A JUDGE has expressed “serious and significant concerns” about a survival scheme for Aer Arann and has adjourned to next week a hearing that would allow the company come out of examinership.
The court also heard that the Revenue Commissioner’s are objecting to the scheme because under its terms it would get €181,000 of over €1 million it is owed.
Yesterday Ms Justice Mary Finlay Geoghegan said that she had “great concerns” over the scheme put together by Aer Arann’s examiner, Michael McAteer of Grant Thornton.
She said she was raising what were “very, very serious issues”, because the court lacks the jurisdiction to approve the scheme unless it is satisfied that the airline has a reasonable prospect of survival as a going concern.
The scheme, which has secured the approval of nine of the 12 classes of creditors, will see some of Aer Arann’s creditors receive all the money they claim they are owed. However, other creditors, including Revenue, will receive no more than 22% of what they are owed.
The airline’s creditors are owed some €29.5m, with AIB its largest creditor at €5.2m. The court heard that as part of the survival plan €3.5m from a group comprising British transport company Stobart and Galway businessman Pádraig O Céidigh, who owns the airline, will be invested in the company.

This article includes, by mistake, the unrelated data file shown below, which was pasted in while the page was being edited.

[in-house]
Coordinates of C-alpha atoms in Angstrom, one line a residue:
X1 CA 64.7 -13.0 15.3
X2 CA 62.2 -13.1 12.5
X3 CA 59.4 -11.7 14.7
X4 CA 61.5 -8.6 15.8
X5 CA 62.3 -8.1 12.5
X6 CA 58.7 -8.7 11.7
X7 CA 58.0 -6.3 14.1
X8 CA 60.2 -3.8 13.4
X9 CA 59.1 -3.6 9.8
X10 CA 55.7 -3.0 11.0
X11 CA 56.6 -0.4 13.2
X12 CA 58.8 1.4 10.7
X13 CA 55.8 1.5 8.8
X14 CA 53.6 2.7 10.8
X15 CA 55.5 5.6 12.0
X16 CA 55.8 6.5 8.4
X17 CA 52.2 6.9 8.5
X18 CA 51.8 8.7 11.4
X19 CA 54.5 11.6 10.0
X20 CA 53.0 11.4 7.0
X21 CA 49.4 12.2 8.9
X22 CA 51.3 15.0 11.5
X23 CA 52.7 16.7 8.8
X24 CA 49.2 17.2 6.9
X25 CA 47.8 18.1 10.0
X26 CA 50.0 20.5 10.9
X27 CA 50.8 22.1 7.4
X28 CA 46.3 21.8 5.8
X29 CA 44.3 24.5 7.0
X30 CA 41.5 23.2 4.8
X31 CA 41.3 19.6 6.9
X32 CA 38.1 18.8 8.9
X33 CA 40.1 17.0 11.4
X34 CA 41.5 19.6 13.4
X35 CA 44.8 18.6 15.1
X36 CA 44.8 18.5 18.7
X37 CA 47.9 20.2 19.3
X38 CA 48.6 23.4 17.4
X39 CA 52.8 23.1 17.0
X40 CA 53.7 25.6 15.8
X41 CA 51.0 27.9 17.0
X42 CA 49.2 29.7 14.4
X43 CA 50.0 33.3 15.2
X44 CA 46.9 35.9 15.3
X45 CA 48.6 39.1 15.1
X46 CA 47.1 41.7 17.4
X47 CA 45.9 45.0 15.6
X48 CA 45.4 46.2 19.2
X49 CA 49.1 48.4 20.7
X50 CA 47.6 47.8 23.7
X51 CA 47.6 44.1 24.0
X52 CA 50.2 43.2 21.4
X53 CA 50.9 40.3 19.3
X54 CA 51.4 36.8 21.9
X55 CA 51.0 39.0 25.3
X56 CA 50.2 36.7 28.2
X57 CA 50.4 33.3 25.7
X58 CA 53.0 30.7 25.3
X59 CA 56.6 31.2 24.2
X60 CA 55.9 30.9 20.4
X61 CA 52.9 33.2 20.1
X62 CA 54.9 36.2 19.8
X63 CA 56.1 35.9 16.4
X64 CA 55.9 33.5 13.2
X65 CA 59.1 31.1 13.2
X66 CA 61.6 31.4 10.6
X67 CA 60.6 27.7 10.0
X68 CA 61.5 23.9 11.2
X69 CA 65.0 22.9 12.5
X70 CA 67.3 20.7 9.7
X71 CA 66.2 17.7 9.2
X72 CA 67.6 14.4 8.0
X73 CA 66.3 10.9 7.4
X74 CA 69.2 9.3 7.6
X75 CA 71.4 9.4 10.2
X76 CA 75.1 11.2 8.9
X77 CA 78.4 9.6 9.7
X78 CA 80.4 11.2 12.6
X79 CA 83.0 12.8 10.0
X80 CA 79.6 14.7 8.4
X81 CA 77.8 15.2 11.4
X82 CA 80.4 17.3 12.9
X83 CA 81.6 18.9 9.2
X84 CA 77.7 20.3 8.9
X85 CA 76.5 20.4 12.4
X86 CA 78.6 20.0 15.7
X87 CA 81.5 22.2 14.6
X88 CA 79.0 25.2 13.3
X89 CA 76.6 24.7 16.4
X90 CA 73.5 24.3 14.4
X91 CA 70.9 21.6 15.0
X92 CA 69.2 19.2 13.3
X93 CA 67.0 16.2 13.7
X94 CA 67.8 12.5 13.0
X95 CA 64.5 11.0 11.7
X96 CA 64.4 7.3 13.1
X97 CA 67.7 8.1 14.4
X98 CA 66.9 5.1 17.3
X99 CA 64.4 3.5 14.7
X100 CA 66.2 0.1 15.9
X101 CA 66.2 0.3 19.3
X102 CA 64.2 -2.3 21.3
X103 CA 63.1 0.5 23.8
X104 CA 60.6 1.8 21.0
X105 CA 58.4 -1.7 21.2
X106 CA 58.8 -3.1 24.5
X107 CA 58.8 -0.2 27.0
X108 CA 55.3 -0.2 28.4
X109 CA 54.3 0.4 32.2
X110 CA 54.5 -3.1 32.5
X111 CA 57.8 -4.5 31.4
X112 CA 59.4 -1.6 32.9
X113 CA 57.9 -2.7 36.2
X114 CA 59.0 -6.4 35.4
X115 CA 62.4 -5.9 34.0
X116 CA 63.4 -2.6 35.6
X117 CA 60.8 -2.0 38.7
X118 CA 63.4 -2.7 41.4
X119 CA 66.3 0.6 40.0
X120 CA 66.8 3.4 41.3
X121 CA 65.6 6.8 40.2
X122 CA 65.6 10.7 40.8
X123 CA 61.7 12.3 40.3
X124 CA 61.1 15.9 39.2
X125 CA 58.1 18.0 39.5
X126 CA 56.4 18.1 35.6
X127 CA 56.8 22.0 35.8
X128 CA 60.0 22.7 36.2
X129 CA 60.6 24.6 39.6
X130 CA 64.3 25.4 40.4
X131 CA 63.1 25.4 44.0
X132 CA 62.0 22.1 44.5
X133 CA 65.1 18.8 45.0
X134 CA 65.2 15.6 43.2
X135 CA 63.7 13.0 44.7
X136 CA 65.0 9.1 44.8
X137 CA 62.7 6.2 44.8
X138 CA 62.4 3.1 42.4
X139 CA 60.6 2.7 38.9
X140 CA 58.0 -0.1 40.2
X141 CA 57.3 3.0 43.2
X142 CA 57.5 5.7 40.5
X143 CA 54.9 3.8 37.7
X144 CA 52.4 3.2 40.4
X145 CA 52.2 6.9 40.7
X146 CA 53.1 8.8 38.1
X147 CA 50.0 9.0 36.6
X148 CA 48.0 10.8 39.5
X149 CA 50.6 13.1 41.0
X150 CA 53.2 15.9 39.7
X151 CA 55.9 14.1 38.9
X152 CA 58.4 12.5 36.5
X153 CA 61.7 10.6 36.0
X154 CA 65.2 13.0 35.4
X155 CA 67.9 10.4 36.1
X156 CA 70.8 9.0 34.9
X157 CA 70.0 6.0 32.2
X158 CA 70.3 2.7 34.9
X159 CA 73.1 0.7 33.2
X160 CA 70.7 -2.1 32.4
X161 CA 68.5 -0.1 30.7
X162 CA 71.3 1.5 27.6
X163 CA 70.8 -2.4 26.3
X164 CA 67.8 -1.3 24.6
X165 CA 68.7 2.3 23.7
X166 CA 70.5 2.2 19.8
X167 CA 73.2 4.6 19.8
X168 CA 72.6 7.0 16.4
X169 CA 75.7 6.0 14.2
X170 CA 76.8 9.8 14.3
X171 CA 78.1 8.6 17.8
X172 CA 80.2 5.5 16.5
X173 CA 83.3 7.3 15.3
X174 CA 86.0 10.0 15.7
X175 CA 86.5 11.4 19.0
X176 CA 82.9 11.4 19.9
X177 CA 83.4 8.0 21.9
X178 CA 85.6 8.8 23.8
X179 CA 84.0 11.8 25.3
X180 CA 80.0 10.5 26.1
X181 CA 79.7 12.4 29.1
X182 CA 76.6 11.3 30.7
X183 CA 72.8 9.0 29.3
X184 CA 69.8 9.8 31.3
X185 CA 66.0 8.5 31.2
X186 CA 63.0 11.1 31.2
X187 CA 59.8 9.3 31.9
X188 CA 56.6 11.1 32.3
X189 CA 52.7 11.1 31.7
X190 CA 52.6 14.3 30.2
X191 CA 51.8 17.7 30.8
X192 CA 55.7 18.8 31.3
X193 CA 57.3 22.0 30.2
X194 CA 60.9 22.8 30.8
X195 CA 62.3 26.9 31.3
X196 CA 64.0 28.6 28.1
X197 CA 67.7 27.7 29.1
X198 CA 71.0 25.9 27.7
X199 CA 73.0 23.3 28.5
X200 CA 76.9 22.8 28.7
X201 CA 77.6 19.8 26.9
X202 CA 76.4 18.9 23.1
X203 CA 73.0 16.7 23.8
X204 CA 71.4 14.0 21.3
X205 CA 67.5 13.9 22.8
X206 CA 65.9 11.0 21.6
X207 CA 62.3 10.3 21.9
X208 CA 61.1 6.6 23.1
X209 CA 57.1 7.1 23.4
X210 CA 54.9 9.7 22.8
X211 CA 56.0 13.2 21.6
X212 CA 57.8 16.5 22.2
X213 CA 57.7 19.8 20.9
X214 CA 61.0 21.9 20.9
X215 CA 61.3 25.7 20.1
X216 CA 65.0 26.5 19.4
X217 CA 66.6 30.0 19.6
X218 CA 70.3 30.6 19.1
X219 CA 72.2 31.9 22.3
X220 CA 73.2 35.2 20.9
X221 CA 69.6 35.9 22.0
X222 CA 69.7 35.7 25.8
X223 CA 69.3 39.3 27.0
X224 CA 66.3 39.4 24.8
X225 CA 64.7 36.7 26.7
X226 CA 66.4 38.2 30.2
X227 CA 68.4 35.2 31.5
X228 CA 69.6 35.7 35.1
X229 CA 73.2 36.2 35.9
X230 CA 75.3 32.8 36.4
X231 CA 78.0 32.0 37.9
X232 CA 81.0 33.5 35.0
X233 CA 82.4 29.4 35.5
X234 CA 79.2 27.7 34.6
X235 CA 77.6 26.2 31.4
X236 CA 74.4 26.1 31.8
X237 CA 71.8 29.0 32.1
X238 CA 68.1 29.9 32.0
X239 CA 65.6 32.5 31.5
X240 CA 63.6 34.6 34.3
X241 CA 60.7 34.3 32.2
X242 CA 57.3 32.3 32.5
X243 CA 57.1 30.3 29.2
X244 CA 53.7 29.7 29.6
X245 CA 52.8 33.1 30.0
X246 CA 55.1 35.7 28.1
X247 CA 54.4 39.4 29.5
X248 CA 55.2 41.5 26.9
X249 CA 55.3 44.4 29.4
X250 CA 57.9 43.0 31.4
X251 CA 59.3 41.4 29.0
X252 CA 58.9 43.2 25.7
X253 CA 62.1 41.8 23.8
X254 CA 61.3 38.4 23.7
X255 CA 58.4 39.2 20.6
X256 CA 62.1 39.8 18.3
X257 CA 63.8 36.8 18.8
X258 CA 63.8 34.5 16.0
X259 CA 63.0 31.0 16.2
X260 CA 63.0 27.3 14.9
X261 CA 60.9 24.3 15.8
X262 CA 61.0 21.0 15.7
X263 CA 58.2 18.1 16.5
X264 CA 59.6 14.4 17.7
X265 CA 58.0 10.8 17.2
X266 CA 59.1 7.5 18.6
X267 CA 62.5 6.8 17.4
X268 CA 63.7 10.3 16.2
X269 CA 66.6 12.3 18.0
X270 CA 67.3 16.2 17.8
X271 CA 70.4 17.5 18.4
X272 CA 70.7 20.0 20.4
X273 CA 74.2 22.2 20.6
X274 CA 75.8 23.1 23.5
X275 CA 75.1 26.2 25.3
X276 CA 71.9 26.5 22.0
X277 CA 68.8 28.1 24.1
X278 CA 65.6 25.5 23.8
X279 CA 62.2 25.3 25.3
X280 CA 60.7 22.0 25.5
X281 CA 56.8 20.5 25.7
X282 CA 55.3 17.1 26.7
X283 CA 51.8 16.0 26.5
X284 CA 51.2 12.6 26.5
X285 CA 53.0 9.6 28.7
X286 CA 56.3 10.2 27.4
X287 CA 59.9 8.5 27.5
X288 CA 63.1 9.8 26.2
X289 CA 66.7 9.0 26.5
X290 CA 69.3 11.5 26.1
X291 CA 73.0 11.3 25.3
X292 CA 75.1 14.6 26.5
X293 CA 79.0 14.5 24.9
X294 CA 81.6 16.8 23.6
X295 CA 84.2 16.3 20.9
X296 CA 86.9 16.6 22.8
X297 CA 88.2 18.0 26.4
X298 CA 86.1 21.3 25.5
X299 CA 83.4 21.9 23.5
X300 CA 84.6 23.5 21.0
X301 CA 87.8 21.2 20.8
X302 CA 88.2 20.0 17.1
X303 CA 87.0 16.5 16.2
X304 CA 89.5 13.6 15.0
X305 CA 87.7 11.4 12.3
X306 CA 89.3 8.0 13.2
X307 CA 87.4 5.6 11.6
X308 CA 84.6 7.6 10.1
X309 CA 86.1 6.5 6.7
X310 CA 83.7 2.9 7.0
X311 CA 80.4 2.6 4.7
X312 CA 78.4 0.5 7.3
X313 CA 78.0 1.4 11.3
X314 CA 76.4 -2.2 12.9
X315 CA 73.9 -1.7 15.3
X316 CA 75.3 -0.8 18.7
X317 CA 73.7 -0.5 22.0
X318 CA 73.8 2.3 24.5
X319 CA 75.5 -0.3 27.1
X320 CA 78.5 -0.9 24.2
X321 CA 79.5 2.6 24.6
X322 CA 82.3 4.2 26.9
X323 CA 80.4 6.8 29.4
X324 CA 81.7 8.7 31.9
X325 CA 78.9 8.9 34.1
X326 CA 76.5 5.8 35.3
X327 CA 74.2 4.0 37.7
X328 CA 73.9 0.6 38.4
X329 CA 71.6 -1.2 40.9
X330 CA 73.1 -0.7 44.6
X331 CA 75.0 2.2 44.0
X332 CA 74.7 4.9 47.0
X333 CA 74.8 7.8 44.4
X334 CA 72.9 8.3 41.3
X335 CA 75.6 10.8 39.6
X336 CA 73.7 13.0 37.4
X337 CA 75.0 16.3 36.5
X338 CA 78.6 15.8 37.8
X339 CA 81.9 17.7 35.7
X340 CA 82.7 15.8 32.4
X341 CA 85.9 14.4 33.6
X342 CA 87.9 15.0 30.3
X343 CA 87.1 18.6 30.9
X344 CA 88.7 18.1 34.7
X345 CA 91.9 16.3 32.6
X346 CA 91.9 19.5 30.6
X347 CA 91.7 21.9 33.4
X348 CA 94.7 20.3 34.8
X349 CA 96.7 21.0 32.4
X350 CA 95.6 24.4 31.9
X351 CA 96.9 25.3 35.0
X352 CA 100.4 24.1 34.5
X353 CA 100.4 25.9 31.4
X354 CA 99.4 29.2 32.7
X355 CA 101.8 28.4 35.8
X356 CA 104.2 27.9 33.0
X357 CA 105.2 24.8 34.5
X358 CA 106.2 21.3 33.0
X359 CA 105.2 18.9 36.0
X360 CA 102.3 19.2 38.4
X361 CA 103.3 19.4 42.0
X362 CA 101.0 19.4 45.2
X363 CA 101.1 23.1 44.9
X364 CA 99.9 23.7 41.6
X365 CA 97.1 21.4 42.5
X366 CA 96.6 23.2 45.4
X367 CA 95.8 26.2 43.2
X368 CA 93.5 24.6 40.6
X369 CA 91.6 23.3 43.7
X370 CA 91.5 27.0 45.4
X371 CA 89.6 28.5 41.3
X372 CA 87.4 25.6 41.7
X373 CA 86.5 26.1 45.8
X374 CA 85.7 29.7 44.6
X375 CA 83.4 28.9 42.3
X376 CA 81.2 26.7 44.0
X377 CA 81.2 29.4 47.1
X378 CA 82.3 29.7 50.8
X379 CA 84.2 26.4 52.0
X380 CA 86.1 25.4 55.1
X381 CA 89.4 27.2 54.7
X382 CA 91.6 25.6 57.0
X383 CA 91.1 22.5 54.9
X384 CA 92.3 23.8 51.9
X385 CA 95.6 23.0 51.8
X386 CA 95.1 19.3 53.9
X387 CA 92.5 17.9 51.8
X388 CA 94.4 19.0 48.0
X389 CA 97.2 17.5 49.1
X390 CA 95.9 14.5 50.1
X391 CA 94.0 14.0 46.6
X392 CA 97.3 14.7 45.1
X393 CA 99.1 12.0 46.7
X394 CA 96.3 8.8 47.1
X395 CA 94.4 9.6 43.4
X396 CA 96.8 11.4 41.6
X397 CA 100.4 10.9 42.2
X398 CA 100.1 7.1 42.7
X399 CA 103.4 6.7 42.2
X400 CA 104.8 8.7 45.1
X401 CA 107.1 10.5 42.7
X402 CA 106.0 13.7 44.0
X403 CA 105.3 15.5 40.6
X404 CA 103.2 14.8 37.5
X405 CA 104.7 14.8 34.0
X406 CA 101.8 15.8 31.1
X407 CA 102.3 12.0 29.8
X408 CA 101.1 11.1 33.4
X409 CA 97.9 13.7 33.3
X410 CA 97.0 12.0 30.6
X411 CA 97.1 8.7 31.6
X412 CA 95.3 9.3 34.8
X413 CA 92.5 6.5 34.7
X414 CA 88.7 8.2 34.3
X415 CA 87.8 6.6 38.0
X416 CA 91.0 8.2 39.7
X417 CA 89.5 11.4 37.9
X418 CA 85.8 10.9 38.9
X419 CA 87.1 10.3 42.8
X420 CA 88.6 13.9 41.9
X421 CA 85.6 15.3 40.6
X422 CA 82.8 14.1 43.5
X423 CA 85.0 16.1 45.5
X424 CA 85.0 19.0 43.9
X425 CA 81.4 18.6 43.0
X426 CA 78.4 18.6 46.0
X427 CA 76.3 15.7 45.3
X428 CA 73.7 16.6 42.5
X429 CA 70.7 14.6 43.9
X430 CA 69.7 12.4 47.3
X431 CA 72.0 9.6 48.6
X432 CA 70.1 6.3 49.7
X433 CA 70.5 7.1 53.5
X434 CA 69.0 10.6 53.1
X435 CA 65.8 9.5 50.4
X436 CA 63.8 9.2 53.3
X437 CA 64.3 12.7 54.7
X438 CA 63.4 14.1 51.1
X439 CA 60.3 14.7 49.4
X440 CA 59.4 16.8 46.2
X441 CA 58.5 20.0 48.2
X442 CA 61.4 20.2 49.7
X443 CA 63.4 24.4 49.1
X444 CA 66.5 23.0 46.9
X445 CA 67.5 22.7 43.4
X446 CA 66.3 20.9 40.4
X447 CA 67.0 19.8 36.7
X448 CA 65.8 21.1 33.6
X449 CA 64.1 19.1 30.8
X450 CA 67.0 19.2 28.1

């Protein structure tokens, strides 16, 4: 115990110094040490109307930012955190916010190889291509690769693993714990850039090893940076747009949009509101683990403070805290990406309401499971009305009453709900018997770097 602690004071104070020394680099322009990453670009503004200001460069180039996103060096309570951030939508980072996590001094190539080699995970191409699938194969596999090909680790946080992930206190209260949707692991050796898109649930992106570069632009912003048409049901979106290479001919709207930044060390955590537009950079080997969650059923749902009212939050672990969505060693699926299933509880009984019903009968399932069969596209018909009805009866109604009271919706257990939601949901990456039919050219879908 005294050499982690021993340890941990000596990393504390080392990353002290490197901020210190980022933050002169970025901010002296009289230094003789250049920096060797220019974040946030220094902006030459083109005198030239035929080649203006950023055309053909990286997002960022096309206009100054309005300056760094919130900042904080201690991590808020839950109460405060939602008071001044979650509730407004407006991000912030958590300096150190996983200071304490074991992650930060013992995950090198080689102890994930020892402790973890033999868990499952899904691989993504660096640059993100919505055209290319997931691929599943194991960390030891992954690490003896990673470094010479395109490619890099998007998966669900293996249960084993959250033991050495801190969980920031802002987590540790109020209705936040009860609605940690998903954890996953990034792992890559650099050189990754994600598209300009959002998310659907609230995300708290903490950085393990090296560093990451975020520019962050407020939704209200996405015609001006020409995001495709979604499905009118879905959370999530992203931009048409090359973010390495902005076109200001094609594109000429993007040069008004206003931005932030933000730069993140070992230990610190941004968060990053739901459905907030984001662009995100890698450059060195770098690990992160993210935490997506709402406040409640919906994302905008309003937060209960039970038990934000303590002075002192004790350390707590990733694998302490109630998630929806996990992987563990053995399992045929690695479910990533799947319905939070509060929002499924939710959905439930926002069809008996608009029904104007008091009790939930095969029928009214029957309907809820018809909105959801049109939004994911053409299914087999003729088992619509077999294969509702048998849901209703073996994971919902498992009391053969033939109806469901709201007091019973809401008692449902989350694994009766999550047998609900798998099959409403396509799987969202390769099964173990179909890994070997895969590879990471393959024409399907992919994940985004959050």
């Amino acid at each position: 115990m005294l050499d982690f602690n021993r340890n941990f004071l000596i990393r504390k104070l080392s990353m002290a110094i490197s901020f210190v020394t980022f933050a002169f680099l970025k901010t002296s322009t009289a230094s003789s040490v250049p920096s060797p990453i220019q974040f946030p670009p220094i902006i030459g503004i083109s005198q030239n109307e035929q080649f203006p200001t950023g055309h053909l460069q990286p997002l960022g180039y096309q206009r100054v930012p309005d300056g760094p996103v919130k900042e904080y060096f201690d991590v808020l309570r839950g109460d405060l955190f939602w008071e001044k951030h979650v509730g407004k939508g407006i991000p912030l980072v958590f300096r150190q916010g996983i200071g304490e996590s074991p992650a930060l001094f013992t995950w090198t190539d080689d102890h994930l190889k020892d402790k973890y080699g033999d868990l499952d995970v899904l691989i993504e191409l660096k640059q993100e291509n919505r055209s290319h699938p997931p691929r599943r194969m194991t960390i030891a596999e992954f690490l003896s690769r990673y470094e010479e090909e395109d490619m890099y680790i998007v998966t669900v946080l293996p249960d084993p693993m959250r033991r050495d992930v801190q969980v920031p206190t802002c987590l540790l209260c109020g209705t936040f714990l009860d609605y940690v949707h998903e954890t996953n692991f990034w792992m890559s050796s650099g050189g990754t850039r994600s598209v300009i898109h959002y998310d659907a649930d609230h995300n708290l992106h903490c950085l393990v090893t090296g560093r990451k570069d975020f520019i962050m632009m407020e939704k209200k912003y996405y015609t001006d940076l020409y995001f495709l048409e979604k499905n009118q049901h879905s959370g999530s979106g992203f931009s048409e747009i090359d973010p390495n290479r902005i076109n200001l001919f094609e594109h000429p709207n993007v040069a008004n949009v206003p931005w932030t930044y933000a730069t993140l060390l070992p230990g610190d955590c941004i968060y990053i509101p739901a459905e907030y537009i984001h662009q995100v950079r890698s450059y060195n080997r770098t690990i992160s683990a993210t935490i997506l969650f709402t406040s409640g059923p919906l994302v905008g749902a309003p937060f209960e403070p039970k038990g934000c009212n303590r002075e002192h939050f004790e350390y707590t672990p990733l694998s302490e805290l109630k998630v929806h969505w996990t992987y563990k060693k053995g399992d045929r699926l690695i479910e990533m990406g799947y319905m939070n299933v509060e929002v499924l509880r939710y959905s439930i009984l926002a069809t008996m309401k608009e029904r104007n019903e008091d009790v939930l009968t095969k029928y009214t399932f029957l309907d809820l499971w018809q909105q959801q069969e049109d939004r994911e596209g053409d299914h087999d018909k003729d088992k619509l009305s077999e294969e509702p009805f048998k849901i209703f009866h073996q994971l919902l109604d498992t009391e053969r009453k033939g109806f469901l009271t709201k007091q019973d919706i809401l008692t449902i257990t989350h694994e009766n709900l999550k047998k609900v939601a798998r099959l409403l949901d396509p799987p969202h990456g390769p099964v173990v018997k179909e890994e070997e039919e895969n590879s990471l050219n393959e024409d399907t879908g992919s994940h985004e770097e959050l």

Of that initial investment, €1.8m will be paid to creditors and €400,000 will go towards fees from the examinership process. The balance will go towards working capital.
However, Ms Justice Finlay Geoghegan said there were a number of uncertainties in the scheme. She said information was lacking on how and when certain creditors are to be paid, and on new investments.
The judge said she concerned that a statement of affairs listing all the airlines assets and liabilities had not been submitted.
The judge agreed to adjourn the case to Monday to allow the examiner address the issues raised by the court and by Revenue.